I explained the reason for my visit and Presley Sr. kindly told me that his son and his entourage were on their way back from Dallas before preparing to ship out for Europe in the morning. I told Mr. Presley that I would return around 7:00 p.m. as he suggested. He told me that Elvis always set that time aside to meet fans and to sign autographs on the front patio of the house.

"What to do, what to do?" I had several hours to kill so I drove into Killeen, a real boring small town where the sale of beer was illegal. During my National Guard tours we'd all have to head to The S&S Club in Temple to get a cool beer after 14-hour days in the 110 degrees of Texas summer.

I did some window shopping and rode over to the Copras Cove. In '53 myself and a floor covering crew all slept on the floor of a little place there when we weren't sleeping behind a new school that was being built. Killeen was growing new subdivisions like Texas pecans. Our crew some days laid five houses of floor covering. Just about the time I found this one-room shack I realized it was well after 6:00 p.m.; time to get on the road.

Soon I was again in front of Elvis' rented house. The Cadillac was in the driveway this time, and again I wound up at the door and knocked, this time with much more confidence. It was Gene Smith, Elvis' cousin, who answered the door and told me Elvis would be out shortly to greet people. As I waited, cars driven by beautiful mothers began to pull up in front of the house. Excitedly bursting from the cars were younger carbon copies of these admirable ladies. (Is this what show business is all about?) Within a few minutes I was surrounded by lovely Texas women, bursting with affection. Unfortunately, their attention was not directed to me and when the impressive Elvis Presley suddenly emerged from the door I learned the complete meaning of the expression "alone in a crowd." Dressed to the teeth, the handsome singer was soon immersed in full skirts and autograph books. And the cars kept pulling up.

I found myself moving to the fringes on this group and it looked like I might not get to meet "The Flash" after all. In a few minutes I struck up a conversation with a fellow Austinite who knew Bobby Reed, was staying in the house at the time and who introduced himself as Lamar Fike. We talked together for about an hour about people we knew, touring and, naturally enough, Elvis. (I vividly recall Lamar telling me that the purpose of Elvis' visit to Dallas that day was to record the song "One Night," although I recently discovered the song was actually recorded in February 1957.)

Lo and behold, when we both looked around all the ladies had left, Elvis had gone back into the house and Lamar and I were the only people there! Had I missed my big chance? It looked like I had. Lamar was a bit embarrassed as he said to me, "Don't worry, I'll go in and get Elvis to come back out." He did just that; an act of kindness I'll always remember him for.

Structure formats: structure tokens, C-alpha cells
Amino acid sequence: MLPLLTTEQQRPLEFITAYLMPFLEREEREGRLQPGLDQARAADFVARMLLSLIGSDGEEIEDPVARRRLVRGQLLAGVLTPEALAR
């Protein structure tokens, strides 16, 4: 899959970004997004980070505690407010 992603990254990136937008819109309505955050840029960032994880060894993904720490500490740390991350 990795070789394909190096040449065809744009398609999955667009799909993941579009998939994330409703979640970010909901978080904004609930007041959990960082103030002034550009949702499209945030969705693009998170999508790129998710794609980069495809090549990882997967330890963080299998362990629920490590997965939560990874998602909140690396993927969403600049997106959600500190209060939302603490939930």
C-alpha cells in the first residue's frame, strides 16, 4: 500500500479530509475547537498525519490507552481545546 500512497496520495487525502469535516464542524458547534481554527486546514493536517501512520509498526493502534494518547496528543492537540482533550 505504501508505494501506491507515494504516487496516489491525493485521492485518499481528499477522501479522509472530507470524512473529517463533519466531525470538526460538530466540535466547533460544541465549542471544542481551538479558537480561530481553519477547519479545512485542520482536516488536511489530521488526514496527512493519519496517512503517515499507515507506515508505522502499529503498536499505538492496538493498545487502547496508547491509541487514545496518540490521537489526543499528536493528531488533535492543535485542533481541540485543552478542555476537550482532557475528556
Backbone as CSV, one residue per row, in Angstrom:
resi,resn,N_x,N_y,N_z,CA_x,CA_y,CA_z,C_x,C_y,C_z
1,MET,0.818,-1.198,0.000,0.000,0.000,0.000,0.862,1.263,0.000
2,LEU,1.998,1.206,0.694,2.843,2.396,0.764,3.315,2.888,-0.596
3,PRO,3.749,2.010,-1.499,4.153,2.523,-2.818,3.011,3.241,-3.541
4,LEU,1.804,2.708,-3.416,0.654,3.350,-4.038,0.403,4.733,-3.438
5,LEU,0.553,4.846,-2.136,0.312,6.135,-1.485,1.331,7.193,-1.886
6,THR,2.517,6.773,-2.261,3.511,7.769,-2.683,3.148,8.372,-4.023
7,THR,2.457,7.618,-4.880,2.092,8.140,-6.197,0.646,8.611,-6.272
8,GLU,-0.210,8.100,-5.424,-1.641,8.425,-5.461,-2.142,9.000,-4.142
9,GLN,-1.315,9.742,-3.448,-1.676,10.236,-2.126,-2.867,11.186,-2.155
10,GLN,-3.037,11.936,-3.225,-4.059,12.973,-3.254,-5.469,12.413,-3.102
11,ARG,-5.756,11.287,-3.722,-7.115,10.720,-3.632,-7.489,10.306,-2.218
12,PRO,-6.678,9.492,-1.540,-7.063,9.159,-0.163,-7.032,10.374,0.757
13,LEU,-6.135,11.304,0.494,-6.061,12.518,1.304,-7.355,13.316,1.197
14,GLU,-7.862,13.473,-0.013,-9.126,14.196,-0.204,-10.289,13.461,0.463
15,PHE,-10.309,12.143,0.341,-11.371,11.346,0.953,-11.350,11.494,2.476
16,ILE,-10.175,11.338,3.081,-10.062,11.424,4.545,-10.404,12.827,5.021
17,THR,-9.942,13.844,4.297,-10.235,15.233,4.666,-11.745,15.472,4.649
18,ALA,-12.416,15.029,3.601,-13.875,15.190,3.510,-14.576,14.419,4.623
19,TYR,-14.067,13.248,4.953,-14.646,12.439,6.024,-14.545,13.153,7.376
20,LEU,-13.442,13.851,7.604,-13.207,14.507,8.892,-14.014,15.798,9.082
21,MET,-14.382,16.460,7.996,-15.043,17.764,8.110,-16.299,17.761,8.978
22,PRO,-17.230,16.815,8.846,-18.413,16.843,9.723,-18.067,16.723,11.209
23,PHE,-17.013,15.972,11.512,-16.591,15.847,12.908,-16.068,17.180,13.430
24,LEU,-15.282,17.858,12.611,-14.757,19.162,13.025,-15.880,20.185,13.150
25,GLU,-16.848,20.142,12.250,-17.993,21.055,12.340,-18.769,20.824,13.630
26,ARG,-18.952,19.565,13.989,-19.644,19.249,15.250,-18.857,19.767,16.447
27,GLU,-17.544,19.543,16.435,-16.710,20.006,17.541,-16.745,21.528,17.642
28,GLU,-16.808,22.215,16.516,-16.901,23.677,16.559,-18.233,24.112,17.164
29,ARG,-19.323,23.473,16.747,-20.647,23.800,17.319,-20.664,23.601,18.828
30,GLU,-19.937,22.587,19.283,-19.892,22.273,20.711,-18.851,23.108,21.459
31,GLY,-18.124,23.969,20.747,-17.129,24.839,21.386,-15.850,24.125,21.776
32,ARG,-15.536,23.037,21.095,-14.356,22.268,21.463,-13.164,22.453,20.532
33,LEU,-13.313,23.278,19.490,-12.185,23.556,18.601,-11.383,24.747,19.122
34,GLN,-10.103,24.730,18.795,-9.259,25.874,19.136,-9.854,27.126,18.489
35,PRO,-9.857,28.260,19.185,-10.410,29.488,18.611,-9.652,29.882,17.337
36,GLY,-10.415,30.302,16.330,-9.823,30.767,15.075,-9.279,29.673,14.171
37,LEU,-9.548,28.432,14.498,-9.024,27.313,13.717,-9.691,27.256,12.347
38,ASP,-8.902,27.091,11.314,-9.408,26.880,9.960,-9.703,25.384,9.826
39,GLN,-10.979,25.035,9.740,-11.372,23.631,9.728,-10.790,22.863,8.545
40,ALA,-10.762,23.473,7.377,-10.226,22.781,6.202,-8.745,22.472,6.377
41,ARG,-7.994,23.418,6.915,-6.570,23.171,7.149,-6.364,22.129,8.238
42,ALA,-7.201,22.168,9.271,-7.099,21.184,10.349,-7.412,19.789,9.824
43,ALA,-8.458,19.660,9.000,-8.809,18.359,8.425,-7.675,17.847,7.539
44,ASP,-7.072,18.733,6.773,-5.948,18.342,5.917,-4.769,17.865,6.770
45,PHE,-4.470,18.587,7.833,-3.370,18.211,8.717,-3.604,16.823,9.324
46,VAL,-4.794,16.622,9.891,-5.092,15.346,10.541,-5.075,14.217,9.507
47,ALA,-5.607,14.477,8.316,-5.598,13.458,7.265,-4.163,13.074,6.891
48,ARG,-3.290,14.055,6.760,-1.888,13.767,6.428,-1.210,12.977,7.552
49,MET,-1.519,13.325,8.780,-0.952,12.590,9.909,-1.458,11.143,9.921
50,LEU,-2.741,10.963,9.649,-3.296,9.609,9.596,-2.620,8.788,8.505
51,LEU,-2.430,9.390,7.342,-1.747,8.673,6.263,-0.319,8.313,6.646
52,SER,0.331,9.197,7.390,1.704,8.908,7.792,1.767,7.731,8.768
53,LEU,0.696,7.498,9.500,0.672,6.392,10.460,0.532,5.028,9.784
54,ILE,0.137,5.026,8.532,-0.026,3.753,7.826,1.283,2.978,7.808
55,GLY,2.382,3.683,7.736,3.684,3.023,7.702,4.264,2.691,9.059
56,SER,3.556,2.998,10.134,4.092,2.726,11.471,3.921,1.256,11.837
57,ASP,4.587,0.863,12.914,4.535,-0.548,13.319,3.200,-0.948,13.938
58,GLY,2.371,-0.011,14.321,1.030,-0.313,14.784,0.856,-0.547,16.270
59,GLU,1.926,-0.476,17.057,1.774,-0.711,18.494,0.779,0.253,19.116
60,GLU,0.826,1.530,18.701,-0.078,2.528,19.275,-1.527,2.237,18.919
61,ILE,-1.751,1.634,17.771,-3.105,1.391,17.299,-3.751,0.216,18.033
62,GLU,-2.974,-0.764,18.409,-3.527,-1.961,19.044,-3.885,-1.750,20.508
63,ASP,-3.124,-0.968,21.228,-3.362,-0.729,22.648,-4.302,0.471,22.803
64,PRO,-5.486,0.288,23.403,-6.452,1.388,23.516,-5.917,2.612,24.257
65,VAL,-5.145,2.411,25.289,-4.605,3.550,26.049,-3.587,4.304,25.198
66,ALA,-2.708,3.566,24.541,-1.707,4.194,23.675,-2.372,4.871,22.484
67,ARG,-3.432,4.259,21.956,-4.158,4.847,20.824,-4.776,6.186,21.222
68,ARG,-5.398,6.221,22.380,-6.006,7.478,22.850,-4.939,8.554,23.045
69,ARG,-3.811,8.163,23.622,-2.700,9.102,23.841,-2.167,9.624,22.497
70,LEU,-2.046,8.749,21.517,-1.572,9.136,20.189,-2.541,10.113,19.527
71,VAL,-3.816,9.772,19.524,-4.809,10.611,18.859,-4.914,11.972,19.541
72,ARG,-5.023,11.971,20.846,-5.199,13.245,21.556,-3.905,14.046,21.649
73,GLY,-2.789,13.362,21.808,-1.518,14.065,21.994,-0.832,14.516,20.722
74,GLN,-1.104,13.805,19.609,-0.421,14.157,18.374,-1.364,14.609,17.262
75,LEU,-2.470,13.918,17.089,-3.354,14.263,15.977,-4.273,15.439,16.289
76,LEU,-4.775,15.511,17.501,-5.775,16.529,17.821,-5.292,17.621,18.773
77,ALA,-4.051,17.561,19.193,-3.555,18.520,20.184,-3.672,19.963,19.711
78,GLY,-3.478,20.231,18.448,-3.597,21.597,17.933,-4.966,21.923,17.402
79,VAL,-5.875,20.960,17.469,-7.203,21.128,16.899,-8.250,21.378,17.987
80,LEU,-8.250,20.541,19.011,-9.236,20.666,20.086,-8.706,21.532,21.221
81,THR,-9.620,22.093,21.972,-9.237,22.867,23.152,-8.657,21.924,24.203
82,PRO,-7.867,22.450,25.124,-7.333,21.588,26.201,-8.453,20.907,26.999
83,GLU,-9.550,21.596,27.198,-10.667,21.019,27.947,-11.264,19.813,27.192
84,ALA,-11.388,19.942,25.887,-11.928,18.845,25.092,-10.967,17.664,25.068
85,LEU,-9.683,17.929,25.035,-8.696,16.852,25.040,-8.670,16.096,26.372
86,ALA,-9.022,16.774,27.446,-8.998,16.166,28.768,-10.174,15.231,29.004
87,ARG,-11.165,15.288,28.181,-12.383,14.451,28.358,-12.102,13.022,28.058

Elvis came back and met me (we were alone at last - ha!). We talked about mutual friends and I told him I had made a record for Bob Tanner. That really got him talking as he had a great feeling for Bob as they had had some frightening moments together on the tour of West Texas that Bob had set up for him. Tanner had told me some of these stories; it was a tour full of fun, surprises and disasters. Imagine what happened when Elvis and Bob realized they were booked in two different towns on the same night! (Thank you, Bob Neal!) They tried to make both shows and towns, the first at 8:00 p.m. and the second with Elvis getting on stage after midnight. One stage-struck girl had been driving from one town to the other, missing Elvis both times. She pulled in front of Elvis' motel in the wee hours still looking. Tanner and Elvis had fun putting her on when Elvis pretended to be only a band member and sent her off to another motel across town. The band reached the second show late because the car ran out of gas and someone had to hitch-hike to another town with a gas can in his hand to get them all moving again.

I'll always appreciate Elvis' kindness to his fans and how he made a little extra effort to be nice to me. I knew he was tired after his trip to Dallas on that hot day in mid-September of 1958. Our visit ended with him telling me to give his best regards to "Mr. Tanner" and he hoped we would meet again some day - which we did. This was in April of 1960. The place was one of the sound stages of Paramount Pictures during the first day of rehearsals for the film G.I. Blues. But that's another story and I'll tell you about it in next month's NDT! [See ELVIS AT PARAMOUNT (part one)]